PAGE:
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Posted 9/3/2013

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By Ariane Pinson
Albuquerque District Technical Writer

From the edge of the cliff, the irrigated bottomlands descend gradually to the banks of the Pecos River downstream of Santa Rosa, N.M. Although it has not rained in days, the crops grow lushly, watered regularly from the acequia or irrigation ditch that traces the base of the cliff.

Historically, this region was only beginning to be settled when the area was transferred by Mexico to the United States in 1848. Consequently, the acequias here are relatively young by New Mexico standards: the main ditches (Labadie, East Puerto de Luna (EPdL), and West Puerto de Luna (WPdL) community ditches) are mid-19th century excavations. Descendants of the first settlers still farm along the acequias.

Acequias were originally simple hand-excavated trenches, 4-5 feet wide, 3-5 feet deep, and several miles long. At the upstream end, a diversion dam (presa) directed water into the acequia; unused water returned to the river at the downstream end through a channel called a desague. Gravity flow pushed water along the ditch, and small gates were used to divert water into individual fields via side channels (sangrias) according to a schedule agreed upon by the community and enforced by the mayordomo or ditch governor. Ditch repairs and maintenance were community affairs.

Traditional acequias are porous with precious irrigation water seeping out through the earthen channel sides and bottom. Tree roots and burrowing animals undermine channel walls, and spring and summer floods often destroy diversion dams. Frequent maintenance is needed to keep an acequia in good working order.

In recent years, the U.S. Army Corps of Engineers has used its authority under the Acequia Rehabilitation Program of the Water Resources Development Act of 1986 to work with the communities, the State of New Mexico and other federal agencies to upgrade many acequias, including the WPdL, EpdL and Labadie ditches. In addition to replacing miles of open ditch with buried piping, lining ditch segments with concrete to reduce water loss, and replacing flumes at arroyo crossings, the Corps also replaced the failed WPdL diversion structure on Agua Negra Creek with a 35-foot high, 40-foot wide cement diversion dam and spillway. It also replaced the diversion structures for the EPdL and Labadie ditches.

Before undertaking recent acequia upgrades, the Corps conducted archaeological surveys to document the historic alignment of all three of these ditches. The archaeologists found mid-19th century General Land Office maps that show that these acequias, and the fields they water, have been in their current location since that time.

Oral history interviews were also conducted with long-term residents along the ditch or in the central community of Puerto de Luna, N.M. These conversations were tinged with nostalgia. Back in the 1930s, ‘40s and ‘50s, people who shared rights to an acequia’s water would come together in labor parties to maintain the structures, a collective, back-breaking, five- or six-day period when men and boys would come together to work for the common good. The women brought water and food. Once the ditches were free of winter’s debris, they would be cleaned spiritually through the limpias (cleansing) in which the community would parade a statue of San Isidro through the town, and pray for good crops and rain. Similar parades would occur on Dia de San Juan (June 24), Dia de Santiago (July 24) and Dia de Santa Ana (July 25). For the feast of Corpus Christi, the streets of town would be swept clean, lined with cedar boughs, and sprinkled with flower petals along the route that the saints would be paraded.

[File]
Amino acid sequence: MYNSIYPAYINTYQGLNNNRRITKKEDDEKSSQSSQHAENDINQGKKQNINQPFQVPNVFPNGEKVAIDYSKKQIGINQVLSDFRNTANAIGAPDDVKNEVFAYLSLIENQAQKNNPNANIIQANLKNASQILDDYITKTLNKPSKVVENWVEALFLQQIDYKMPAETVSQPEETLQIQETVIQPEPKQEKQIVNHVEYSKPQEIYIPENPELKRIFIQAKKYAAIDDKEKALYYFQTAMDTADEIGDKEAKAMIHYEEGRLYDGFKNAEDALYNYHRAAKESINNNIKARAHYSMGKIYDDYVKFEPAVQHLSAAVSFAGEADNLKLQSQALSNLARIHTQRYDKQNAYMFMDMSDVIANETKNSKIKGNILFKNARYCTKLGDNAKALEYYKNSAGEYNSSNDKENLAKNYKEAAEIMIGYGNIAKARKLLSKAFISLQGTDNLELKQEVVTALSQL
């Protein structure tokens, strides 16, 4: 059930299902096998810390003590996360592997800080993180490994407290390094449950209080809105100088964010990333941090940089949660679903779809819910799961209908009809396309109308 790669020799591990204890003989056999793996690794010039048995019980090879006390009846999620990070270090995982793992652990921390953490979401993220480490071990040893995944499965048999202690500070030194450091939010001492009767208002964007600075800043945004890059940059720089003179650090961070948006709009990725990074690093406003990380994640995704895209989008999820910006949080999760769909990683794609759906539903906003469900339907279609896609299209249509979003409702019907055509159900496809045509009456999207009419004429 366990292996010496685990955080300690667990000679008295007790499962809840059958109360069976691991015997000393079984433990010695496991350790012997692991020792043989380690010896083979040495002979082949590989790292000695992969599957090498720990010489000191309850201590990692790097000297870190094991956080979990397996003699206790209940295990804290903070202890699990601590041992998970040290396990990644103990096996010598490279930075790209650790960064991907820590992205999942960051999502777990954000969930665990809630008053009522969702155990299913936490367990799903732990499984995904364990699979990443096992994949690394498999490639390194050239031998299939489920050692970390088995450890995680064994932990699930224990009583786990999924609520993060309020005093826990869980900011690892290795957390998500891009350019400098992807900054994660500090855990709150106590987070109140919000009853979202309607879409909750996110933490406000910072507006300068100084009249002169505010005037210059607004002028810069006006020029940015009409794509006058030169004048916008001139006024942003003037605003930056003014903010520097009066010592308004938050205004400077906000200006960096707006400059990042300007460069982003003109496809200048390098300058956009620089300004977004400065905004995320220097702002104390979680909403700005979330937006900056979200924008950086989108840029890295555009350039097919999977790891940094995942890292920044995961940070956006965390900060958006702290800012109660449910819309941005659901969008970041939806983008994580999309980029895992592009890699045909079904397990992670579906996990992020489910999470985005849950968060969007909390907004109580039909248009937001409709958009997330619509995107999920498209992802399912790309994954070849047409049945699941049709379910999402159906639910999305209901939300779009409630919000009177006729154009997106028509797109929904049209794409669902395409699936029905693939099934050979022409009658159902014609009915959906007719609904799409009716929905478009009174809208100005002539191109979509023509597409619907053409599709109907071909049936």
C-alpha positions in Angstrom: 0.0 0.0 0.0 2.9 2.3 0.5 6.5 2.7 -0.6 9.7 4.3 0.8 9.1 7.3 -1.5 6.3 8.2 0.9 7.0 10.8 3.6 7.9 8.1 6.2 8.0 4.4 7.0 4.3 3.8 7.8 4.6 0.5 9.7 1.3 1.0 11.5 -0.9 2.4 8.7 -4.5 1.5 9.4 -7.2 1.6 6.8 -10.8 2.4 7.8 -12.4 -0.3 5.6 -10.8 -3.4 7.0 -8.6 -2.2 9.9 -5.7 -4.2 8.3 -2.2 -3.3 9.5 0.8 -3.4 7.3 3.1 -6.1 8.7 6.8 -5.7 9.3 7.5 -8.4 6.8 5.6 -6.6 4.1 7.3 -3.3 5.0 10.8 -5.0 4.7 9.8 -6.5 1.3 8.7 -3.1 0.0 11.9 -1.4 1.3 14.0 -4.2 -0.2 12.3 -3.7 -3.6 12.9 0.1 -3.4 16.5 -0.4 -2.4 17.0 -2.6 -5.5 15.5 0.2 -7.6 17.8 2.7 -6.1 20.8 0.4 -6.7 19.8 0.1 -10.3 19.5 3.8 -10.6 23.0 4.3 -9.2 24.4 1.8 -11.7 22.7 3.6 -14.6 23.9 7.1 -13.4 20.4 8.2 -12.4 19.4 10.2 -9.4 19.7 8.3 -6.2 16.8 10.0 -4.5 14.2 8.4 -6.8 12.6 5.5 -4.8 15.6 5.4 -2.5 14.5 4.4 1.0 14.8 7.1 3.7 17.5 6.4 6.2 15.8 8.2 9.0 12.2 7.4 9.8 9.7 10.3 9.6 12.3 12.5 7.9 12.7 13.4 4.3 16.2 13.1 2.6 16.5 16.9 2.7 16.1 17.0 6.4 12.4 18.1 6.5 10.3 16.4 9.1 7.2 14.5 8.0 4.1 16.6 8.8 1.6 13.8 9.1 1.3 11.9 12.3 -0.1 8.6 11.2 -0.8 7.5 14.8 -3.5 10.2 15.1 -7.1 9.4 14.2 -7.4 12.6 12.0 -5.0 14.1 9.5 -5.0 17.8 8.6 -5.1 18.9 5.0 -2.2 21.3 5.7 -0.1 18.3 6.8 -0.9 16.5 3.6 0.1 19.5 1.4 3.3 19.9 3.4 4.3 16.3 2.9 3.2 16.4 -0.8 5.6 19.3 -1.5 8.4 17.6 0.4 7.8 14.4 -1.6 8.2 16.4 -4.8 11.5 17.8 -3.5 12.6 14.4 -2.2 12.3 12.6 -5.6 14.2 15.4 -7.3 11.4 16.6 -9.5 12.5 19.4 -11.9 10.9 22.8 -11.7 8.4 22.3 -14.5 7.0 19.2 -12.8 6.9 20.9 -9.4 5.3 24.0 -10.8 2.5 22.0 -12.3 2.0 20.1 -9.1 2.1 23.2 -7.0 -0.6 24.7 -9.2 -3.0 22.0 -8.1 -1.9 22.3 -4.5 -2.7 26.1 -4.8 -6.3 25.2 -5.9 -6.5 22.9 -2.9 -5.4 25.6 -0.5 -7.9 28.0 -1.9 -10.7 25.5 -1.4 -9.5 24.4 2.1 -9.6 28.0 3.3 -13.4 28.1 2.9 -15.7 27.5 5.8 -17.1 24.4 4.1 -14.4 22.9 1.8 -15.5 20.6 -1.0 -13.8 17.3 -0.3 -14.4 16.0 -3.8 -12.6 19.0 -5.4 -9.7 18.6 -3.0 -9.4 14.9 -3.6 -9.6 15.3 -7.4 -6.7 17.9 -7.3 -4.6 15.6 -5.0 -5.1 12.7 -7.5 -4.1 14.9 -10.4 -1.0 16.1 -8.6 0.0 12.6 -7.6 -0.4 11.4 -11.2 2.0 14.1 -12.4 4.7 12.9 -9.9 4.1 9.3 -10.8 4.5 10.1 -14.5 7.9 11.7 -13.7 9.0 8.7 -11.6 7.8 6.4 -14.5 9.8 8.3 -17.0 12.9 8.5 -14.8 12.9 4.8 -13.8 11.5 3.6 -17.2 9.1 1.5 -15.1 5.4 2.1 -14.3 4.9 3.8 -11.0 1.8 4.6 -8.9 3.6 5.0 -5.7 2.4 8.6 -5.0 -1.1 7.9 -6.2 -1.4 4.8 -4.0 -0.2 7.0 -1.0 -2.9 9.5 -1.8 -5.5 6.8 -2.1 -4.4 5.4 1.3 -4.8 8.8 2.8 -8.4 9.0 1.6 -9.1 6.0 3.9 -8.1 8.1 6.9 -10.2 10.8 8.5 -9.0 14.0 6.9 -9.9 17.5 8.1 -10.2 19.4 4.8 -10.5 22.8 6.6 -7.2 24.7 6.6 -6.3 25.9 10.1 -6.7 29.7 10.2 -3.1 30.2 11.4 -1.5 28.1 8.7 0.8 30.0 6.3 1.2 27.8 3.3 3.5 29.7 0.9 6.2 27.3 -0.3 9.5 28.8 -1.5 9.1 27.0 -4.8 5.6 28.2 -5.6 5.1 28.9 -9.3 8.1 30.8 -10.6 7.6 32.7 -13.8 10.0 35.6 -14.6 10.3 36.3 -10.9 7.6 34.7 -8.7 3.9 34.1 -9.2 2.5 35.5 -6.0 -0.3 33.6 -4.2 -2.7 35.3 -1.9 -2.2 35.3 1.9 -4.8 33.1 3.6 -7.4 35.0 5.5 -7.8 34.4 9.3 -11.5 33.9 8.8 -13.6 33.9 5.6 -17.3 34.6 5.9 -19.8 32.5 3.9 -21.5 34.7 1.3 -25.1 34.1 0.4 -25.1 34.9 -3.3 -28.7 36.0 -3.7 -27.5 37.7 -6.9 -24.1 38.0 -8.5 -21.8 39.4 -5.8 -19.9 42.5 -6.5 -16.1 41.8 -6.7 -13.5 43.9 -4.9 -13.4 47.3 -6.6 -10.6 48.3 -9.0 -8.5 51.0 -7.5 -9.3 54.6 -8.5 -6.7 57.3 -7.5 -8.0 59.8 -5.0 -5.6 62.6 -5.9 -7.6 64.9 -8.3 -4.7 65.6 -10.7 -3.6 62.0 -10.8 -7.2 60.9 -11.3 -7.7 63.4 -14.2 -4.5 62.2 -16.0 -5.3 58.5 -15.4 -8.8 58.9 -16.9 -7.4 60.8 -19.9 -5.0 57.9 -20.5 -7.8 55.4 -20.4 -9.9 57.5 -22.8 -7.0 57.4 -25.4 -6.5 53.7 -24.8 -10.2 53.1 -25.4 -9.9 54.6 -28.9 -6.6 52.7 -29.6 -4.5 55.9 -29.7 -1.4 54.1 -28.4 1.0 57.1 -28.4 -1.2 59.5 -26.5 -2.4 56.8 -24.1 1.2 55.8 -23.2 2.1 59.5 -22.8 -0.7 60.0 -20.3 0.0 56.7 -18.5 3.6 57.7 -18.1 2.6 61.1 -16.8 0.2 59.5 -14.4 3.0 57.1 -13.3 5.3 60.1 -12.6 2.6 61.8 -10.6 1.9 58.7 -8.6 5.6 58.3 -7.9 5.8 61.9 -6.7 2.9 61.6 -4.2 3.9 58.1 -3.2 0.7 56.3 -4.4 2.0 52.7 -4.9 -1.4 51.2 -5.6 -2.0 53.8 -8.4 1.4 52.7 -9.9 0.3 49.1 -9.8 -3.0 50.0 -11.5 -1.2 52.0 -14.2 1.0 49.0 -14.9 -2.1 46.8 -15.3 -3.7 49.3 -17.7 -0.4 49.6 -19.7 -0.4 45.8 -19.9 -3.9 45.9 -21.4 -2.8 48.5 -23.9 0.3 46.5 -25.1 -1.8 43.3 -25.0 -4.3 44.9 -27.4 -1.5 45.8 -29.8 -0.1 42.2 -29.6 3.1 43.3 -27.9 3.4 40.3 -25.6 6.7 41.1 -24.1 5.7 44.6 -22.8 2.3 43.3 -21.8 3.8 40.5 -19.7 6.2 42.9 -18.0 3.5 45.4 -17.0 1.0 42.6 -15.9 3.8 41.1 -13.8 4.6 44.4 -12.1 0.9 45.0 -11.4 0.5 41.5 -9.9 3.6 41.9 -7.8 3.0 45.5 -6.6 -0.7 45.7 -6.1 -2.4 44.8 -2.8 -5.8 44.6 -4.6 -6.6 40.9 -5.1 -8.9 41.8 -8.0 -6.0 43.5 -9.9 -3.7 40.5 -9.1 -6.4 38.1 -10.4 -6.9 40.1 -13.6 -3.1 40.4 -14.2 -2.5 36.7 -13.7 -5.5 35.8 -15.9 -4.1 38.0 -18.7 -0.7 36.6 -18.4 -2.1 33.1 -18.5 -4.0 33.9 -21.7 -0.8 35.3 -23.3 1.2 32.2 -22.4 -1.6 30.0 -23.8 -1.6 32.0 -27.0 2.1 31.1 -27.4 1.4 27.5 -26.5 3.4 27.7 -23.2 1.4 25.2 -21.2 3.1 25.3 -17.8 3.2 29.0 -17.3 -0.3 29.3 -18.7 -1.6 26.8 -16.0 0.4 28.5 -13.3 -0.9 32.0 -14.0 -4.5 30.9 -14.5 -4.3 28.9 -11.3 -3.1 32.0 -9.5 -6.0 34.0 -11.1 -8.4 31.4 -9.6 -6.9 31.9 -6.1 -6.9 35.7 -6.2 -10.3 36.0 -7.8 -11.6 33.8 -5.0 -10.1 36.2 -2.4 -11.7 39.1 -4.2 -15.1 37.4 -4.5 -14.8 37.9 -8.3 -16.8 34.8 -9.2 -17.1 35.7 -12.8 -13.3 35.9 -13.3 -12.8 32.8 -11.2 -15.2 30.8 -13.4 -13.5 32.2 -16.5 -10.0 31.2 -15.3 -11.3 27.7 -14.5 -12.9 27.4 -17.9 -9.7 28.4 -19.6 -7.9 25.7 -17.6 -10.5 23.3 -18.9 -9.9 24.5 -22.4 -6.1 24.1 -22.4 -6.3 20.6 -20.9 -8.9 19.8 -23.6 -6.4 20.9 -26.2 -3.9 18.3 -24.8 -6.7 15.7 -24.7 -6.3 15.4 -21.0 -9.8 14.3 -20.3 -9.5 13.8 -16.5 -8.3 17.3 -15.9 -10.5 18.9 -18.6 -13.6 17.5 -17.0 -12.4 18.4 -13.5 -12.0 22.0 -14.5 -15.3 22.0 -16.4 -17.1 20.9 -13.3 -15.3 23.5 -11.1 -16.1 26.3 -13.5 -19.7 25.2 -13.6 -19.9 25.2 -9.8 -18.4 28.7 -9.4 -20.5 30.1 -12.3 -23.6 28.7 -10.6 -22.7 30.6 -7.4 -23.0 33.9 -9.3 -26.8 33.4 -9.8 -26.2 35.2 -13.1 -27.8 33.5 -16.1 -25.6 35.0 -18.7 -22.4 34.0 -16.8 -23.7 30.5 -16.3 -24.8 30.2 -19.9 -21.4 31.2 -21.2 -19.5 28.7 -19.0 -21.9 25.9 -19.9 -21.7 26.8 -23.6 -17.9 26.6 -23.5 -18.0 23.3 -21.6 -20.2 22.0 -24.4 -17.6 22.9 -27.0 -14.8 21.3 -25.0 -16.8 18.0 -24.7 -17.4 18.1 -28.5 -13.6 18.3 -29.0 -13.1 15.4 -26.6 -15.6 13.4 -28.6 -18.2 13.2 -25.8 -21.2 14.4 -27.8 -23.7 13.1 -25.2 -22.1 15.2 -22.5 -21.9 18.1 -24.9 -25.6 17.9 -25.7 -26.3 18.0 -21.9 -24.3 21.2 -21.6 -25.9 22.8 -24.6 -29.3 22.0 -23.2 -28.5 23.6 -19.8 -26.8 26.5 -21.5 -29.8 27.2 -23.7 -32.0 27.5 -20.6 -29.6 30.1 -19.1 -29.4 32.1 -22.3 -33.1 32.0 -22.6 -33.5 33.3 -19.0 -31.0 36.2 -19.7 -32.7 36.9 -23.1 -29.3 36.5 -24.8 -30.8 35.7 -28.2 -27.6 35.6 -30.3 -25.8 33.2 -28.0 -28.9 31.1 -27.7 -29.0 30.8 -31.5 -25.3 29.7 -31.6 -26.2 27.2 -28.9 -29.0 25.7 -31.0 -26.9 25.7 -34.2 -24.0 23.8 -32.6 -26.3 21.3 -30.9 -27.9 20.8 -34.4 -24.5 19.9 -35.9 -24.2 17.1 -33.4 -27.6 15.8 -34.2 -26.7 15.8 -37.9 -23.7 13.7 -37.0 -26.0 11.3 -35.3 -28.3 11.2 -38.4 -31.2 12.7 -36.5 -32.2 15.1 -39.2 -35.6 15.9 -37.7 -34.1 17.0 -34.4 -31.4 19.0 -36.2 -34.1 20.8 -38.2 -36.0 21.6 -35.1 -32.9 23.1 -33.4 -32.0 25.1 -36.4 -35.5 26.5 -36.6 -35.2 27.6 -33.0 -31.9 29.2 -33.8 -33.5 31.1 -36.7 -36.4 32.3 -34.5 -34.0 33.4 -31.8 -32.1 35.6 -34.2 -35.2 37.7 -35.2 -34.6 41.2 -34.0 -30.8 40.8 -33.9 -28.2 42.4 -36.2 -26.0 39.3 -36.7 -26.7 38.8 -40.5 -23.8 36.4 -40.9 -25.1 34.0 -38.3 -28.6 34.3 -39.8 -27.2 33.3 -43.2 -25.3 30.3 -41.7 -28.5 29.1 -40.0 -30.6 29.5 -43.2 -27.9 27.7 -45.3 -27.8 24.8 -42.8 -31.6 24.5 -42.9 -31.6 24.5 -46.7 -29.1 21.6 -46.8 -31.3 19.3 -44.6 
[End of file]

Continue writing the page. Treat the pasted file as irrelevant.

Throughout the summer, children would play along the ditches, and ride inner tubes down the moving water beneath the dappled shade of cottonwood trees. Apple and cherry orchards were common. Many people had large gardens and shared their produce with each other.

But long-term residents say that these traditions have been slowly fading. Despite the increased availability of irrigation water through acequia upgrades, making a living as a farmer seems increasingly difficult: everyone is so busy trying to make a living that there does not seem to be time for the relationships essential to the traditional acequia way of life.

As the population of Puerto de Luna declined over the second half of the 20th century, the sense of community and common purpose seems to have gotten lost. The liturgical round is no longer celebrated in the same way. Many long-term residents complain that as they’ve aged, they’ve had to hire someone else to manage the land because their children have moved away. Some irrigators are weekend farmers who live and work in Albuquerque and elsewhere during the week. Absentee land ownership is common, reaching 70 to 80 percent along the EPdL. New users of ditch water don’t seem to understand the traditions or the acequia way of life. Acequia maintenance can be spotty and water delivery to downstream users sometimes hindered. Fights over water seem rougher now than in the past.

Despite these problems, long-term residents feel that the acequia improvements have made water deliveries more reliable and abundant. On balance, they feel the improvements have blessed the community with more irrigation water, enabling folks to plant larger crops and make a better living off their land. And reliable water may even be helping to revitalize the community: the 2010 Census shows the population of Puerto de Luna has started to grow again.

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